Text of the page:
Was he the greatest of Australian explorers? In 1862 John McDouall Stuart finally succeeded in crossing the continent from sea to sea. He took off his boots, dipped his feet in the Indian Ocean, and hoisted the Union Jack. When Stuart and his companions returned to Adelaide, they were celebrated as heroes of the age.
They had navigated their way on horseback through vast expanses of country unknown to Europeans, struggling from one water source to the next. Yet the country they travelled through was already home to thousands of people, celebrated in song and story, every feature of the landscape known and named. The intruders and their strange animals were observed, their tracks closely examined.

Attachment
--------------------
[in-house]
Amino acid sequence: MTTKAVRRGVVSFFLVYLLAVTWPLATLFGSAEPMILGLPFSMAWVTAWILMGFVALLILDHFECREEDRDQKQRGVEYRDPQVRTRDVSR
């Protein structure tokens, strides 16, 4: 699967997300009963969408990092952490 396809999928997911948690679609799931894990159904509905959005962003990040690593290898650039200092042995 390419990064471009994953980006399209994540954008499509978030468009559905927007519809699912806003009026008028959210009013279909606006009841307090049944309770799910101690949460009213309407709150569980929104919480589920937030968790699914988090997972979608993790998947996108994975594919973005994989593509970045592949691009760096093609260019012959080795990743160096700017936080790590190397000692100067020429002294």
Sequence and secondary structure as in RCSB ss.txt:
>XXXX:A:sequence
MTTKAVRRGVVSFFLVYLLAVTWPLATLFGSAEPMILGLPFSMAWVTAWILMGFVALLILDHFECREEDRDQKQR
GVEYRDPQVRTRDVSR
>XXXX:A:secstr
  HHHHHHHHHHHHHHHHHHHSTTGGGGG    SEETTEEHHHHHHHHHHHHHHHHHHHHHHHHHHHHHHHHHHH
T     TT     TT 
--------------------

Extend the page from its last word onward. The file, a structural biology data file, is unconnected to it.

Stuart’s explorations were the catalyst for great changes, both for the new colonists and for the people who had been living on country for tens of thousands of years.
“Crossing Country” is the best and most lavish Stuart exhibition ever launched. It recognises the 150th Anniversary of Stuart’s crossing of the Australian continent and draws on many items not previously seen by the public.
Visit Crossing Country at the Migration Museum, 82 Kintore Ave, Adelaide. Open 10-5 weekdays and 1-5 on weekends.